Movie review of “High-Rise”: Tom Hiddleston and Jeremy Irons star in this tale about the tenants of a swank 40-story apartment building who gradually succumb to feral anarchy. Rating: 2 stars out of 4.
It has the right look. It has the right sound. But the overly frantic editing job on “High-Rise,” a film adaptation of J.G. Ballard’s 1975 dystopian satire, may leave some viewers scratching their heads.
In Ballard’s ecstatic-nihilistic urban fable, the tenants of a swank 40-story apartment building, moved by “a logic more powerful than reason,” gradually succumb to feral anarchy. Peeved at first by their building’s mounting troubles — power outages, stuck elevators, clogged garbage chutes — they mysteriously come to embrace complete social breakdown. They divide into factions and conduct raids between the floors. Their sexual urges take a turn for the transgressive.
The book revels in its own absurd understatement as its lawyers, accountants and other urban professionals join the tribalist-survivalist mayhem. Ballard’s cool clinical prose may be gleefully perverse, but it’s never confusing.
Movie Review ★★
‘High-Rise,’ with Tom Hiddleston, Jeremy Irons. Directed by Ben Wheatley, from a screenplay by Amy Jump, based on a novel by J.G. Ballard. 119 minutes. Rated R for violence, disturbing images, strong sexual content/graphic nudity, language and some drug use. SIFF Cinema Egyptian.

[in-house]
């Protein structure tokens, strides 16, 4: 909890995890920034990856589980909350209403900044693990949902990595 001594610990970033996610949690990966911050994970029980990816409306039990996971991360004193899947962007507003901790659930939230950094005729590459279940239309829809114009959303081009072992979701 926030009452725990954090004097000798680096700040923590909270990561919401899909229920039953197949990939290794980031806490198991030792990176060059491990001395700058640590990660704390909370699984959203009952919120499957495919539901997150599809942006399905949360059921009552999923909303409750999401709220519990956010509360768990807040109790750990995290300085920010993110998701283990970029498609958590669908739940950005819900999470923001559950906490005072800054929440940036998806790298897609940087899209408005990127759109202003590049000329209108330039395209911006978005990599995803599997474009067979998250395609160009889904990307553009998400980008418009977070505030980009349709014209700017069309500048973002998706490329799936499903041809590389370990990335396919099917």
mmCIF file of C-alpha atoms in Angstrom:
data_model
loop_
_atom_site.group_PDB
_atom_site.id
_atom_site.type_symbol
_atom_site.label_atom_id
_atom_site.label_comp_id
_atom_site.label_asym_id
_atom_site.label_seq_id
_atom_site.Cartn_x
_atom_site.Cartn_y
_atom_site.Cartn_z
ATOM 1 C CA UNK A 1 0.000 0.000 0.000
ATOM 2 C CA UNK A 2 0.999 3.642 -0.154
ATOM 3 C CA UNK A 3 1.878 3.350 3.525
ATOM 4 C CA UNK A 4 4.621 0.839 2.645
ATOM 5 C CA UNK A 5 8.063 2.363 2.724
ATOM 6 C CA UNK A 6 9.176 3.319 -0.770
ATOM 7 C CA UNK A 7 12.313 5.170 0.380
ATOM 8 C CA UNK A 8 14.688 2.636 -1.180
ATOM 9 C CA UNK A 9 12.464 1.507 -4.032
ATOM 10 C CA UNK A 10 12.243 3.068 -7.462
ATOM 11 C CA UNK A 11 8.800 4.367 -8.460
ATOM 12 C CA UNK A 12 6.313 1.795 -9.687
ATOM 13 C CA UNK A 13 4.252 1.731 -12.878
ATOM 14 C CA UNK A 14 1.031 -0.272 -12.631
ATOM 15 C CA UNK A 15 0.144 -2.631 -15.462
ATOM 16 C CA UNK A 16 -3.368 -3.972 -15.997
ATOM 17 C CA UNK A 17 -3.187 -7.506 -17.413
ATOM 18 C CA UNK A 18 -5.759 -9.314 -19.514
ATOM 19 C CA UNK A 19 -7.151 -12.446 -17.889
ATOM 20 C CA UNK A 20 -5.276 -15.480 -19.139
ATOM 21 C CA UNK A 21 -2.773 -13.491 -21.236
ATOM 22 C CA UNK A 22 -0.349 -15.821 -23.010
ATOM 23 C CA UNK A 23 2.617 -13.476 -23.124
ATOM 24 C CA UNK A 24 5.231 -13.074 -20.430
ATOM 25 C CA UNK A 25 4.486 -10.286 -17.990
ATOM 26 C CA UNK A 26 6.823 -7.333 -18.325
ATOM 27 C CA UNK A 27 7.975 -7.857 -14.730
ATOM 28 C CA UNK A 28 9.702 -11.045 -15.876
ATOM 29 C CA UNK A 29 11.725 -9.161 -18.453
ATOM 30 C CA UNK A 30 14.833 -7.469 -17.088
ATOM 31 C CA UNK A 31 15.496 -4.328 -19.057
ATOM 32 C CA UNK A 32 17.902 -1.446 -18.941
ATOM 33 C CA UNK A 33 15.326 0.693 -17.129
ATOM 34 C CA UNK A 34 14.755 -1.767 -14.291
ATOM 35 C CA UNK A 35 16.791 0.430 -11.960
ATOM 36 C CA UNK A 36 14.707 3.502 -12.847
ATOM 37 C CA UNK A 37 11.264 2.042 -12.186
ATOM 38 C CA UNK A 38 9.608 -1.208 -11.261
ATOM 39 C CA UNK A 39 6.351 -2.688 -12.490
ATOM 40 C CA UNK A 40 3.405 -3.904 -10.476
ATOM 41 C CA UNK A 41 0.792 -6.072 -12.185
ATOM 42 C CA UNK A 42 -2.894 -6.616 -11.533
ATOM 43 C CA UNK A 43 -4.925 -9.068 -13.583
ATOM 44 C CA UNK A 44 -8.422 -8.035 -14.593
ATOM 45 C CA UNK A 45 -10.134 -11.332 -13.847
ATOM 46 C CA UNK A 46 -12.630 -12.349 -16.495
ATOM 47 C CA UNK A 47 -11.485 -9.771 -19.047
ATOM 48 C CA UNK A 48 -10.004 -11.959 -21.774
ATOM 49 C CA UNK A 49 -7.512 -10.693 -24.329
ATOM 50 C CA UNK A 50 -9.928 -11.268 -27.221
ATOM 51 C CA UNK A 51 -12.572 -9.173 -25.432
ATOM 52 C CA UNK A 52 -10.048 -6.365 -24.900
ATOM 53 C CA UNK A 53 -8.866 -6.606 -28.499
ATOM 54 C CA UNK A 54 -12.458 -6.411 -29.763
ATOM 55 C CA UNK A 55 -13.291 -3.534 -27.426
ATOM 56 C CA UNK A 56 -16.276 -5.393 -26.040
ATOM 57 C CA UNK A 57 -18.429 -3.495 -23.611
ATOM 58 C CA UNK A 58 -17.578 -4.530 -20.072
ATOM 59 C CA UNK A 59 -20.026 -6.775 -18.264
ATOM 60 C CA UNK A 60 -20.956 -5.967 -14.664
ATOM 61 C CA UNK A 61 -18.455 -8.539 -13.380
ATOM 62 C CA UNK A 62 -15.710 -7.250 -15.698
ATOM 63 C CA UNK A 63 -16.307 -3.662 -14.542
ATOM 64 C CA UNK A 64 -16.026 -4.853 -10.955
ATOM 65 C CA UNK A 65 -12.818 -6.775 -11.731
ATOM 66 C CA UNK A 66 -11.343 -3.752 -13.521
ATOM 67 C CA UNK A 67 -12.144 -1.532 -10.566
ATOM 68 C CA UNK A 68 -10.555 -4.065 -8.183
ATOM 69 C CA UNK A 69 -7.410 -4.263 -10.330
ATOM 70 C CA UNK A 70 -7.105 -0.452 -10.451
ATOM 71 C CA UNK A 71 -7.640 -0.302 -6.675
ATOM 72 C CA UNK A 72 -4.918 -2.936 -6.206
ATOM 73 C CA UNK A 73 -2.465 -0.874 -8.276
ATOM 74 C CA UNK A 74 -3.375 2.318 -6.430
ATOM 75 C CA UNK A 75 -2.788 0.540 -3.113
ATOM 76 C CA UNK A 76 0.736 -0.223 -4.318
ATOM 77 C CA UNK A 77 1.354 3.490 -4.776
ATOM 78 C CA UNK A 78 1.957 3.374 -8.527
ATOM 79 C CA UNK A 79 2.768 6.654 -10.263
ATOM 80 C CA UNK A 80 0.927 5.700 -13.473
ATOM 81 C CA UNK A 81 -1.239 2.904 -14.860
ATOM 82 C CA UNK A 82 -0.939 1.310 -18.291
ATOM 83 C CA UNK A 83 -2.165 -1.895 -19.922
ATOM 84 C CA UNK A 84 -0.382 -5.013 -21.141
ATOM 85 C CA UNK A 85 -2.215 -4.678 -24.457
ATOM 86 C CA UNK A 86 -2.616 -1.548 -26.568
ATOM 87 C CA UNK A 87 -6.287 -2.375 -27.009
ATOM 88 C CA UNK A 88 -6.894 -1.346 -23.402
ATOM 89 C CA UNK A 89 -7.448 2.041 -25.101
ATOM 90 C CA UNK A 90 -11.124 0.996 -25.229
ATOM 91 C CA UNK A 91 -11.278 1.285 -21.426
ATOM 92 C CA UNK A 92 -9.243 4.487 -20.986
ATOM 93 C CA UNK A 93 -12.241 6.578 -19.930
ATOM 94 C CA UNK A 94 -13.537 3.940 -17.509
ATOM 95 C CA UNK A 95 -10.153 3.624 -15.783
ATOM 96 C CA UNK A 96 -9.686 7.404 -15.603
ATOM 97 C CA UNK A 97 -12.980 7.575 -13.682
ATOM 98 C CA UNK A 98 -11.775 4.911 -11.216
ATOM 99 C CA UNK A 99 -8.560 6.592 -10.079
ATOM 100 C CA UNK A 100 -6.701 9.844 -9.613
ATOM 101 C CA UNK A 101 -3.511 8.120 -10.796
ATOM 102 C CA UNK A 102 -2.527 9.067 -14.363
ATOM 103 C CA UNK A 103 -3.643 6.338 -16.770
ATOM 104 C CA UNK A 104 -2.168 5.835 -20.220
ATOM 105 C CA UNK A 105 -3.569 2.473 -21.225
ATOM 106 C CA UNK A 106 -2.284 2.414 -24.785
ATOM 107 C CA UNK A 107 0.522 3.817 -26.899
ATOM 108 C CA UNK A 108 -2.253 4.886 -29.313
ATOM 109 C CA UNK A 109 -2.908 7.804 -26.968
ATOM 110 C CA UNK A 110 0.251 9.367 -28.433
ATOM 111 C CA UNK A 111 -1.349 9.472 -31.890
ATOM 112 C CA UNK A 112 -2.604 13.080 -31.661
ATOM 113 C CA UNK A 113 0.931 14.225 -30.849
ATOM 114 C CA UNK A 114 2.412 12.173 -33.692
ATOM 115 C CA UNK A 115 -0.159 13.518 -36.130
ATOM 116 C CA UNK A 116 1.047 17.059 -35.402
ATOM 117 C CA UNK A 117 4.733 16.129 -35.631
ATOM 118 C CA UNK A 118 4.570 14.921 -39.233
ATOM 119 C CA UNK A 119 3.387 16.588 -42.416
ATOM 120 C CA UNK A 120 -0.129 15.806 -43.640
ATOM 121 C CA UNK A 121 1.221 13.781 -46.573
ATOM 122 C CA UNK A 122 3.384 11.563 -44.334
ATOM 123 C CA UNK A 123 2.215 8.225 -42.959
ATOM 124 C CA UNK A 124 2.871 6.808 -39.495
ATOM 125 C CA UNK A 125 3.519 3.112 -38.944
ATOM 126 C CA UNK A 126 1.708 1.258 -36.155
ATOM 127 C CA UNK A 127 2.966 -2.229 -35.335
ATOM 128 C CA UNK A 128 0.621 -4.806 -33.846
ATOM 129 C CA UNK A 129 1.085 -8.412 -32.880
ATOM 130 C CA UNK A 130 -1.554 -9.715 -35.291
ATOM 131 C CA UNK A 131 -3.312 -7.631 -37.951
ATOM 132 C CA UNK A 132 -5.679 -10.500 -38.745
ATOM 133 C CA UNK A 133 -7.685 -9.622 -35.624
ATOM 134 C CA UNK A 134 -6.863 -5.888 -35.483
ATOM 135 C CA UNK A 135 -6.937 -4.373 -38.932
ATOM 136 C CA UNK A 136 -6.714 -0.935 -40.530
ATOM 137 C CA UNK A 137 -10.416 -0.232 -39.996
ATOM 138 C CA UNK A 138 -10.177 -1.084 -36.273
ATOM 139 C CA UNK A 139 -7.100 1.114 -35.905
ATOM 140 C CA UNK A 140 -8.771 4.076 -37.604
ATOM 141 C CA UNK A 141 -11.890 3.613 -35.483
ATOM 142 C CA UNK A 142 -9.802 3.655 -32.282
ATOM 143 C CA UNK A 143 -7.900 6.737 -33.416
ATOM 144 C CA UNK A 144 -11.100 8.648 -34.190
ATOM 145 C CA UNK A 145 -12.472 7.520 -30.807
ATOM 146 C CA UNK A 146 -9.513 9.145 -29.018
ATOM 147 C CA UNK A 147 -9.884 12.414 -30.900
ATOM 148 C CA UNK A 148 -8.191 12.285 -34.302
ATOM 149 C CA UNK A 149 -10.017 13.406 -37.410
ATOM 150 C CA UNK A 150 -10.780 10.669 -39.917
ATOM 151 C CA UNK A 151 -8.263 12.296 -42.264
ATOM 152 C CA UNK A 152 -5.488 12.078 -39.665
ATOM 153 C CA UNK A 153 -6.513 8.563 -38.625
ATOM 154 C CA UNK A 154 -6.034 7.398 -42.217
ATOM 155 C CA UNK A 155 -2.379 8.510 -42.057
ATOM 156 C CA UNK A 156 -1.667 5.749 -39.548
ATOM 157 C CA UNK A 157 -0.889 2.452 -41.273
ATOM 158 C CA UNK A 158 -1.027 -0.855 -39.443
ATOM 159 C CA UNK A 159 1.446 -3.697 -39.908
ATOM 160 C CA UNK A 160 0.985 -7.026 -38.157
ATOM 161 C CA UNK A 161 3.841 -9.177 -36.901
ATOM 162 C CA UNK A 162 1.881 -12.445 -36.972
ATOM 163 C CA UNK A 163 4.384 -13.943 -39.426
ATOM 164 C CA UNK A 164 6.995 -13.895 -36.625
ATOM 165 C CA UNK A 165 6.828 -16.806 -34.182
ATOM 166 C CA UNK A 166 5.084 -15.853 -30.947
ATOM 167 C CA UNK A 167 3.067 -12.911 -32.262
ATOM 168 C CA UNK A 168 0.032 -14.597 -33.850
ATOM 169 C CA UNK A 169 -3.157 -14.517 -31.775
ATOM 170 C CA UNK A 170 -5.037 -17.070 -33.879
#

The same can’t be said for the film. Director Ben Wheatley (“Kill List”) gets off to a good start by casting Tom Hiddleston as Dr. Robert Laing, a new arrival in the high-rise who’s James Bond-sharp in his attire — and looks just as good with his clothes off. Jeremy Irons is a fine fit, too, as the high-rise’s distracted penthouse-dwelling architect who’s starting to have doubts about his creation.
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Unfortunately as festivities in the building turn violent and/or orgiastic, Wheatley keeps resorting to high-speed montages rather than slyly crafted scenes. Cinematographer Laurie Rose certainly knows his way around a camera, delivering one striking image after another, and Clint Mansell’s score — aided by a lot of ironically deployed Bach — adds atmospheric touches.
But when you can’t follow the action, the fancy furnishings are to no avail.